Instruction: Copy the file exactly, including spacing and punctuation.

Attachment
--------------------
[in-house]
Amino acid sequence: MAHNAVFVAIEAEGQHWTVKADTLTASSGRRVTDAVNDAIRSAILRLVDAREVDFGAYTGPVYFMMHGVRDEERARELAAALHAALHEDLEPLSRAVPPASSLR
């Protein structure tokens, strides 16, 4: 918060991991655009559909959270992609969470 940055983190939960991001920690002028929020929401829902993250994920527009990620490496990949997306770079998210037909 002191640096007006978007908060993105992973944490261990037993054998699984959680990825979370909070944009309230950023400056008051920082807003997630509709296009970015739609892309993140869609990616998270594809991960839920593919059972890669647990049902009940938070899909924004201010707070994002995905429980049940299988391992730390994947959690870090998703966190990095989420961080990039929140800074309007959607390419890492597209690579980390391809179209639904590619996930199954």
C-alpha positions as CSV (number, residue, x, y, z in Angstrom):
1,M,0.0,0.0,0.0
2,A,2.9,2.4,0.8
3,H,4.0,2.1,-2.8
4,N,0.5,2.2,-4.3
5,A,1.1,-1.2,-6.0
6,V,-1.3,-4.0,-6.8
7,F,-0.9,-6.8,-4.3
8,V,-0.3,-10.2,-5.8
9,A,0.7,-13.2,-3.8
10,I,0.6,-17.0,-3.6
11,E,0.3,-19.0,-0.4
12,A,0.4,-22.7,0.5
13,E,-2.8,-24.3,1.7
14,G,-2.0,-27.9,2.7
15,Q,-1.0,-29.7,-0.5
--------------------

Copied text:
[in-house]
Amino acid sequence: MAHNAVFVAIEAEGQHWTVKADTLTASSGRRVTDAVNDAIRSAILRLVDAREVDFGAYTGPVYFMMHGVRDEERARELAAALHAALHEDLEPLSRAVPPASSLR
């Protein structure tokens, strides 16, 4: 918060991991655009559909959270992609969470 940055983190939960991001920690002028929020929401829902993250994920527009990620490496990949997306770079998210037909 002191640096007006978007908060993105992973944490261990037993054998699984959680990825979370909070944009309230950023400056008051920082807003997630509709296009970015739609892309993140869609990616998270594809991960839920593919059972890669647990049902009940938070899909924004201010707070994002995905429980049940299988391992730390994947959690870090998703966190990095989420961080990039929140800074309007959607390419890492597209690579980390391809179209639904590619996930199954």
C-alpha positions as CSV (number, residue, x, y, z in Angstrom):
1,M,0.0,0.0,0.0
2,A,2.9,2.4,0.8
3,H,4.0,2.1,-2.8
4,N,0.5,2.2,-4.3
5,A,1.1,-1.2,-6.0
6,V,-1.3,-4.0,-6.8
7,F,-0.9,-6.8,-4.3
8,V,-0.3,-10.2,-5.8
9,A,0.7,-13.2,-3.8
10,I,0.6,-17.0,-3.6
11,E,0.3,-19.0,-0.4
12,A,0.4,-22.7,0.5
13,E,-2.8,-24.3,1.7
14,G,-2.0,-27.9,2.7
15,Q,-1.0,-29.7,-0.5